Fields and collections

The structure of a database consists of fields, interests and collections. Fields are single-data containers for things like text, a date or a number. Interests are fields that can only hold “yes” or “no”. By adding a collection to a database, you add an extra layer to it. A collection also consists of single-data fields.

There are many different types of available fields, used for specific types of data. Among these are text fields, numeric fields and date fields. When designing a database, most of the interface speaks for itself, but for good measure we’ll describe the different aspects of databases below anyway.


As stated above, collections make your database multidimensional. Regular fields can only be used for single pieces of data, like text or numbers. If you want to incorporate nested data, you can do so by using collections. An example of this is a collection of all placed orders per customer. In this case, the database is filled with profiles of customers, all of which have their personal collection “orders”, containing the products they bought, their price, etc.

Interest fields

An interest field is a regular field, only it can only contain binary data (on/off, yes/no, 0/1). In the case of a sports store, these interests could be “football”, “tennis” and “hockey”, for example.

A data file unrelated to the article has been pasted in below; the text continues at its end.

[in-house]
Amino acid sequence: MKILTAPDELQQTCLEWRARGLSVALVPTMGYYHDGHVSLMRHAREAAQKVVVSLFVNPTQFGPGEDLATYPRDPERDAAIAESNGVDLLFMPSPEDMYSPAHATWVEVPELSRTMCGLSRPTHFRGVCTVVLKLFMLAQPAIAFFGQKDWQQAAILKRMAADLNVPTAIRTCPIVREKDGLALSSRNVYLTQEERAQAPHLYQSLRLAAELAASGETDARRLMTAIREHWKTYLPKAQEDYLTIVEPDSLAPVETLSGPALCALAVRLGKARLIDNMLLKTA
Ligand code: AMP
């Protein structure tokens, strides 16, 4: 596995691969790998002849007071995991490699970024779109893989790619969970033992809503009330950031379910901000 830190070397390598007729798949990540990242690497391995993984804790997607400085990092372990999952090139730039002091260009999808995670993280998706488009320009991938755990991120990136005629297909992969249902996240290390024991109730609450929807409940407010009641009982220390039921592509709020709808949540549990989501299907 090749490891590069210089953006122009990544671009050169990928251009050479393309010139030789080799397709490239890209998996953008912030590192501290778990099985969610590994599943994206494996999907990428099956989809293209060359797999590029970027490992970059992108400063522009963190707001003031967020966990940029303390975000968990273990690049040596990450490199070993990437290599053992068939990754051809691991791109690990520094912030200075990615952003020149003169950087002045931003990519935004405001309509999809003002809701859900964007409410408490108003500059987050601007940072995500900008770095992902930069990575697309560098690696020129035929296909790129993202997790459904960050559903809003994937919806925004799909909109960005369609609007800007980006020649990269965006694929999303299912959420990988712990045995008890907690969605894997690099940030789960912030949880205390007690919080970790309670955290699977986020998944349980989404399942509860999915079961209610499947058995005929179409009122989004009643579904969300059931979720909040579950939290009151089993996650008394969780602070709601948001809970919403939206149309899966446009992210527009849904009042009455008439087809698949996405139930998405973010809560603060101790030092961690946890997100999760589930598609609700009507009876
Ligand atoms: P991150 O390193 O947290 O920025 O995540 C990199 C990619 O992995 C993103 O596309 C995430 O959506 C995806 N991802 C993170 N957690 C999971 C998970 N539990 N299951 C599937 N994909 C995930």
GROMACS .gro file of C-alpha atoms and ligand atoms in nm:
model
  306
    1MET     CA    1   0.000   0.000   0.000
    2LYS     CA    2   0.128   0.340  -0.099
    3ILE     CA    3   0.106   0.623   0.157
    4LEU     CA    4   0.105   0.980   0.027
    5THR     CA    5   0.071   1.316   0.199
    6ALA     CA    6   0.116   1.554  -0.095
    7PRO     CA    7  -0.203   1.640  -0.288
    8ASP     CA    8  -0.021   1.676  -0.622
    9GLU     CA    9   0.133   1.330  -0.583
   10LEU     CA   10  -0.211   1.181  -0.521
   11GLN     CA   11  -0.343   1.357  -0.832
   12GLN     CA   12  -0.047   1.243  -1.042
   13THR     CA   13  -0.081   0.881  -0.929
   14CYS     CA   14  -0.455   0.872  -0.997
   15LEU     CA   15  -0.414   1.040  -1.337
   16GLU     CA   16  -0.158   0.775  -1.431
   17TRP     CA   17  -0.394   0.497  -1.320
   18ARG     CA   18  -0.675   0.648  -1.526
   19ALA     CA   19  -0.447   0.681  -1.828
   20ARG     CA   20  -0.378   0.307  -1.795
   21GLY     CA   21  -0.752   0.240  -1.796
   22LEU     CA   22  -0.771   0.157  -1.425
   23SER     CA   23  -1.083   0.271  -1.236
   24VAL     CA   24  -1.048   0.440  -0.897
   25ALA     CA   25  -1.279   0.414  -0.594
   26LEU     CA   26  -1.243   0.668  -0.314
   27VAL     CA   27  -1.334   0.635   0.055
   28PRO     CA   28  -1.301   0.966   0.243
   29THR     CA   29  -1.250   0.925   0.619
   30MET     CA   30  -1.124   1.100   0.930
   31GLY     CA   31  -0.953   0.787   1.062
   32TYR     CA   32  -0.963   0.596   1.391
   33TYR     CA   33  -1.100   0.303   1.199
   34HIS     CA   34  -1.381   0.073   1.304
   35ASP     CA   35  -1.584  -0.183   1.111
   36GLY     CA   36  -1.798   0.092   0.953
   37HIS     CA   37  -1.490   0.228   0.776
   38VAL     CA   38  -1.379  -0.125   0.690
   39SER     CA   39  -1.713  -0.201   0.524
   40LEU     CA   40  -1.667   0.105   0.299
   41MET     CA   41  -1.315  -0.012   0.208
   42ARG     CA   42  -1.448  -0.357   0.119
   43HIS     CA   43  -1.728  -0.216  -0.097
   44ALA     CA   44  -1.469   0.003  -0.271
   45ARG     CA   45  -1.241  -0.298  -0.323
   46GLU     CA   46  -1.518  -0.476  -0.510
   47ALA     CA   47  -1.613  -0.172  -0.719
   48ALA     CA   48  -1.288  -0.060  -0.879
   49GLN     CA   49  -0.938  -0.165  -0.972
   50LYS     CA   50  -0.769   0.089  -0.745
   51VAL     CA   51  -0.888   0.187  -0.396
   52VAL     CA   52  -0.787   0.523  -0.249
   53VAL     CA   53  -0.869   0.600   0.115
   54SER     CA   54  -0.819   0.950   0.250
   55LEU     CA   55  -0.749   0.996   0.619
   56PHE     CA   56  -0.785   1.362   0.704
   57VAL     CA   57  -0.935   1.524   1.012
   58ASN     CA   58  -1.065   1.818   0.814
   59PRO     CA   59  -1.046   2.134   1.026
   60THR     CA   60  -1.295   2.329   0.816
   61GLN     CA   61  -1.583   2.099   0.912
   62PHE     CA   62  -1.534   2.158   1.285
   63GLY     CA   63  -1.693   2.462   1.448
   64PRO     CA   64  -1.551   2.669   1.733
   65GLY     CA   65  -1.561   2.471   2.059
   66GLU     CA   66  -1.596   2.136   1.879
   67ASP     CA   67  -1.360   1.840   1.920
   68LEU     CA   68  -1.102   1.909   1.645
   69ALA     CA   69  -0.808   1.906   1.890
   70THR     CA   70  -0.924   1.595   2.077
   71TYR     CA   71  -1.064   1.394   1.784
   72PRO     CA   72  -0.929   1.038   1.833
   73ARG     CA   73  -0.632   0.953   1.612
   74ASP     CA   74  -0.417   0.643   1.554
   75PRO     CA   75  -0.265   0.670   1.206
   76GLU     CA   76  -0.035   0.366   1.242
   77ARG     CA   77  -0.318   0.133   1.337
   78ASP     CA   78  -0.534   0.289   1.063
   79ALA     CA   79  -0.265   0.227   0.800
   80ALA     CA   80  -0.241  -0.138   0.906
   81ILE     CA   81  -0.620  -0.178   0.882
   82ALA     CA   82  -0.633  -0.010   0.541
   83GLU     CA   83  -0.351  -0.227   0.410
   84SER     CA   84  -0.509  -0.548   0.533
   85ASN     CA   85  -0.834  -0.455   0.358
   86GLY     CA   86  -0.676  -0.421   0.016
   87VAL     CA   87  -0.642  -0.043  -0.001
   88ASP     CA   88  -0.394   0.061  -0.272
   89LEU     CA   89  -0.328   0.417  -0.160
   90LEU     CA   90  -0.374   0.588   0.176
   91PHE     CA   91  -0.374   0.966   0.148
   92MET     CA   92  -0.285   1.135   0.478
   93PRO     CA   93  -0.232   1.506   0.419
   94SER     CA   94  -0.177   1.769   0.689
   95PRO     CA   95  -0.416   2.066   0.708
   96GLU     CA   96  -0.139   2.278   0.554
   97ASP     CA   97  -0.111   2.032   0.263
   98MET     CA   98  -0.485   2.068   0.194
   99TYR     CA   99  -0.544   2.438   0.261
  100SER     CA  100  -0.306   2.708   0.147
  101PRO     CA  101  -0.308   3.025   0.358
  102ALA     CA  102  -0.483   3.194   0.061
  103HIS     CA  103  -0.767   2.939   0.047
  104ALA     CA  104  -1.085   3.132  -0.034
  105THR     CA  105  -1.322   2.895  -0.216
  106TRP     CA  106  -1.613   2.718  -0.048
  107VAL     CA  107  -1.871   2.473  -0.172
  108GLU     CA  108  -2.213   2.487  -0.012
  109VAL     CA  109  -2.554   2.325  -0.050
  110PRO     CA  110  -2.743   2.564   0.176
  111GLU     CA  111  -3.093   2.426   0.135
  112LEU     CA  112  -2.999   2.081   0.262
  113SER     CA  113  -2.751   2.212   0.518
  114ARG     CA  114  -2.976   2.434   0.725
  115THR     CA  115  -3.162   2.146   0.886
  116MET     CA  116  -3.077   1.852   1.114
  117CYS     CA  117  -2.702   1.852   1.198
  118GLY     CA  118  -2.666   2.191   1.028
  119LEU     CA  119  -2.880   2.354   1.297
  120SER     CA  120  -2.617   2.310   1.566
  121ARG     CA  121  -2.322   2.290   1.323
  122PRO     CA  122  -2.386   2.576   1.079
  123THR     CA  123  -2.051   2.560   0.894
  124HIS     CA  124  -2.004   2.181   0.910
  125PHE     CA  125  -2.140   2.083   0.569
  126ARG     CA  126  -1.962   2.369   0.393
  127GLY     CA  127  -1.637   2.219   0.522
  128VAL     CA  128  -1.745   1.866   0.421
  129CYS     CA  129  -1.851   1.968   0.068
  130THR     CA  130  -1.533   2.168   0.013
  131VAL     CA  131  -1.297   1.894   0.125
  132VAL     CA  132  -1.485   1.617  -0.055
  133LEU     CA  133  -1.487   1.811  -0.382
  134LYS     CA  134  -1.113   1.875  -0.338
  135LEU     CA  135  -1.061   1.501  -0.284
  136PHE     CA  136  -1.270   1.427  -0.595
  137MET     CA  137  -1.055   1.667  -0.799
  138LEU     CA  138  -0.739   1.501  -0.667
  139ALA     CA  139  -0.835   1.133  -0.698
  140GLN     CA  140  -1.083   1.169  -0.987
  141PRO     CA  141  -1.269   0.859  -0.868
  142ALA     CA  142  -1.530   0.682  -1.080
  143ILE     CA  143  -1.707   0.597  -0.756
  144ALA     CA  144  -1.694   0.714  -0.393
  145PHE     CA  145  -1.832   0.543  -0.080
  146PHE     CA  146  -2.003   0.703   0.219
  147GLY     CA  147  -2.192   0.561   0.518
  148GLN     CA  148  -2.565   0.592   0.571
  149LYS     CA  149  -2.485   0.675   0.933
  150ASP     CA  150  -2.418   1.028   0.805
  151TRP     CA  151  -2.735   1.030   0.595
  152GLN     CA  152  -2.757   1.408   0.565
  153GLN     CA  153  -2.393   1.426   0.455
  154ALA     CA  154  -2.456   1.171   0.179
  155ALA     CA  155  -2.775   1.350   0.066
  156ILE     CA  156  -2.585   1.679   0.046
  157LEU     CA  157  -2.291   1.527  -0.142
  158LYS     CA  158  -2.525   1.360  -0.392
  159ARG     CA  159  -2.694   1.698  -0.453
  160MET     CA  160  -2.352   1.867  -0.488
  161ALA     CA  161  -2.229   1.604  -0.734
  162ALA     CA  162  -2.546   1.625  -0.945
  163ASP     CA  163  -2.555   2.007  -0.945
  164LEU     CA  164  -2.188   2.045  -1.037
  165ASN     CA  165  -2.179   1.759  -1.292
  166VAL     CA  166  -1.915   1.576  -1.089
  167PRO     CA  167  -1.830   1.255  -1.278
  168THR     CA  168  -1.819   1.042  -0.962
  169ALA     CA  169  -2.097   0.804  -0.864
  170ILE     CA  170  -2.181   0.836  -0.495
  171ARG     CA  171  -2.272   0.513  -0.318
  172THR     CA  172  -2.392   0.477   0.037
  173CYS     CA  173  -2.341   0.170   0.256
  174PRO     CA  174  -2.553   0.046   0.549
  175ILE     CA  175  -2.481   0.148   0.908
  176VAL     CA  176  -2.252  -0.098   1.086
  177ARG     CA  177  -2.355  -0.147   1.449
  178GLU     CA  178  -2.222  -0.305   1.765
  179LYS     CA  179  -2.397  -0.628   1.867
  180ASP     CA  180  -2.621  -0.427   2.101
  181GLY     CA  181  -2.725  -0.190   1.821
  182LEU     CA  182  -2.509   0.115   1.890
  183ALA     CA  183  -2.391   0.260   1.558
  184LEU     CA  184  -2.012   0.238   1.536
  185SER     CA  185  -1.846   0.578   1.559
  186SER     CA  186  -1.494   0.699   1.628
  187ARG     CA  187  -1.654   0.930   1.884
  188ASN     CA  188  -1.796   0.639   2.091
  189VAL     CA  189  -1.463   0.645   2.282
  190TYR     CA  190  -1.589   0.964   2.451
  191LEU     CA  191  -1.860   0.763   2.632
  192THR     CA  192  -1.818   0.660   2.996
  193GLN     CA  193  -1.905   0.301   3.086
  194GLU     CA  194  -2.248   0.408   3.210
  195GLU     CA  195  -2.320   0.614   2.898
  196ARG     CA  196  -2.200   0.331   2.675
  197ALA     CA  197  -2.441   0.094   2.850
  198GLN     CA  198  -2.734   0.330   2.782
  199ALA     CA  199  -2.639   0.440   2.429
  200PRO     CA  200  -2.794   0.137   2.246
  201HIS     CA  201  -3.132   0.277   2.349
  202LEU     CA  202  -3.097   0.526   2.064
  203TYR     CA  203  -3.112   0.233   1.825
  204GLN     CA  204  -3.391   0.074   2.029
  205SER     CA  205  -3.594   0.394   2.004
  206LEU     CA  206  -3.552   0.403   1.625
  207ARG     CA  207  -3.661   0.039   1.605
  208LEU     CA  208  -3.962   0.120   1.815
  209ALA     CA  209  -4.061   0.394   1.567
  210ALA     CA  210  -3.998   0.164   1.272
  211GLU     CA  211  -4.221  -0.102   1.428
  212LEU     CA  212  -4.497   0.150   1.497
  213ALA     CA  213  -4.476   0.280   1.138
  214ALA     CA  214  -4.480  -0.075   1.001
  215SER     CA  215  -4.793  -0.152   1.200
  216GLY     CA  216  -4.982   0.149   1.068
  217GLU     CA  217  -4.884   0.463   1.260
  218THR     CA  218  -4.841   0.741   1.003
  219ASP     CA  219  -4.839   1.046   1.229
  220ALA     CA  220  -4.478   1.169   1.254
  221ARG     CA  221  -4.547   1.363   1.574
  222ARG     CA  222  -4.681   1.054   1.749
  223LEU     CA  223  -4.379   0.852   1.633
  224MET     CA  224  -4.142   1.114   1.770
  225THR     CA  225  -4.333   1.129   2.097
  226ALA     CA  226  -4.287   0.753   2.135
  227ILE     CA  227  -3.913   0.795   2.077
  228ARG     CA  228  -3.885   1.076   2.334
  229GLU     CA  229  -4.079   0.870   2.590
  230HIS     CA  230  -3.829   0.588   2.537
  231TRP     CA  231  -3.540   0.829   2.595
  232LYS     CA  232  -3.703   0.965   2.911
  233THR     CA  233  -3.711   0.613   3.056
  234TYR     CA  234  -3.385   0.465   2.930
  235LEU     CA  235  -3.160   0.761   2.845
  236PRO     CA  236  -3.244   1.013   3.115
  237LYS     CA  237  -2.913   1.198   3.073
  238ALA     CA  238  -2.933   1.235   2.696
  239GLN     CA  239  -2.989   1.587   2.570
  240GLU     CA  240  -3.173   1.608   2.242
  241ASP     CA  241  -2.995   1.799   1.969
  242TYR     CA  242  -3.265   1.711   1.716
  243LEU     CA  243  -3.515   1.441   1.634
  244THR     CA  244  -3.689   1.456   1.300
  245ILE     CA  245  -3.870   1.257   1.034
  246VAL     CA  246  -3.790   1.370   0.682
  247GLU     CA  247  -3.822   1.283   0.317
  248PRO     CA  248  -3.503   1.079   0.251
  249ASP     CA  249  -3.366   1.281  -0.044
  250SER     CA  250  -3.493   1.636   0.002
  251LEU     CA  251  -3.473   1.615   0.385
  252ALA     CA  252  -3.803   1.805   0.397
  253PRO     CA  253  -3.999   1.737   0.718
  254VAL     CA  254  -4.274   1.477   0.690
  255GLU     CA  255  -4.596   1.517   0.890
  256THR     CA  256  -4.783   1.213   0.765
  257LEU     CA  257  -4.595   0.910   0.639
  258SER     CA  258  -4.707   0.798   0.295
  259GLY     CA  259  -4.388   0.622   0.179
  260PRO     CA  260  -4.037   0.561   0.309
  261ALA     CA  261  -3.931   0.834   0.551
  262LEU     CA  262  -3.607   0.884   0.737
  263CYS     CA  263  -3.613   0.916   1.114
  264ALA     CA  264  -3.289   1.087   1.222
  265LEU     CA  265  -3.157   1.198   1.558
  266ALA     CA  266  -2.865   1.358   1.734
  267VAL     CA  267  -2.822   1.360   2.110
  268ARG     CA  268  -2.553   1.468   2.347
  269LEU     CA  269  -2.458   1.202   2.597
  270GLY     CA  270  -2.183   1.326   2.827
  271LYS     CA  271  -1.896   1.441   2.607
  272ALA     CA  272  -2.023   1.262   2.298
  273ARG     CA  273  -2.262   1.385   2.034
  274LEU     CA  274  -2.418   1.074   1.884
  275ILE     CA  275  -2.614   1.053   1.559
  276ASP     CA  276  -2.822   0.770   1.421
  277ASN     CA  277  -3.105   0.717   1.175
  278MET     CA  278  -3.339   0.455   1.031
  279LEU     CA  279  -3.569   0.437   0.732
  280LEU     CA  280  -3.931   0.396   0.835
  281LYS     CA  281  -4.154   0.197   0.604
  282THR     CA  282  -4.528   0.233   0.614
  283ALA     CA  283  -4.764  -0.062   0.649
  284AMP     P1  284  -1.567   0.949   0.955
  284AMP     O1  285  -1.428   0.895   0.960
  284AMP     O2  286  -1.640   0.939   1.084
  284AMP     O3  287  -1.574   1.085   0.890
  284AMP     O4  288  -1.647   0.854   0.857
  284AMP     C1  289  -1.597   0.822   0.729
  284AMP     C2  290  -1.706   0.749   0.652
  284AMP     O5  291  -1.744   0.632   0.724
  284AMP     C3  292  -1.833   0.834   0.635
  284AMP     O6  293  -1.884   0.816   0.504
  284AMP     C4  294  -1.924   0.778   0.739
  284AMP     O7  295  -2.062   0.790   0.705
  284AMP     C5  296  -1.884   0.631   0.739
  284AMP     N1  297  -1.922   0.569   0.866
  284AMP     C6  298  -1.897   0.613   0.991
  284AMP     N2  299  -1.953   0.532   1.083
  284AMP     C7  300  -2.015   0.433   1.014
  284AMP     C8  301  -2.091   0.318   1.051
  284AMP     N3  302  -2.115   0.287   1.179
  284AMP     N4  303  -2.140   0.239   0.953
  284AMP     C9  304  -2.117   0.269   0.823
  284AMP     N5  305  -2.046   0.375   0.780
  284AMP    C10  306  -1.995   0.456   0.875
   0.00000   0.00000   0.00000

When adding an interest, you also have to specify the category it belongs to. This category name is not that relevant for campaigns, but Copernica uses it to make forms for editing profiles somewhat neater. Interests that belong to the same category are grouped together in such forms.


Within Copernica, there are numerous options for saving data. Both databases and collections consist of fields. When adding a field to a database, you must therefore choose whether you want to add it to the database itself or to a collection in a deeper layer.

Typen velden You have to specify the type of field before adding it. So text goes into a text field, numbers into a numeric one, and so forth.

Numeric fields

Numeric fields can only hold values of numbers [0-9]. Use it to store things like age or weight. They must contain something, so it’s a good idea to set the default value to 0 to prevent errors.

Note that numeric fields cannot hold decimals. If you want to do so anyway, use a text field. SOAP API users can use the ‘float’ field type.

Text field

Text fields are for textual values and can hold letters [A-Z], numbers [0-9] and underscores. They can be up to 5 lines (multiline). The default length of a text field is 50 characters, but it can be expanded to 255 characters if needed. If you want to store more text than that, use a large field (explained below).

It’s best to keep a text field as small as possible. Limiting fields only to what is needed increases the performance of your database. The number of lines used is only used in dialogue to edit a profile and in the profile overview. It does not affect web forms.

Large fields

Large fields are the same as text fields, but for one difference: they can hold up to 16 million characters (enough to store a bestseller). It’s better not to use this type of field, especially not for making selections. The large field is the only type of field that cannot be indexed.

Date fields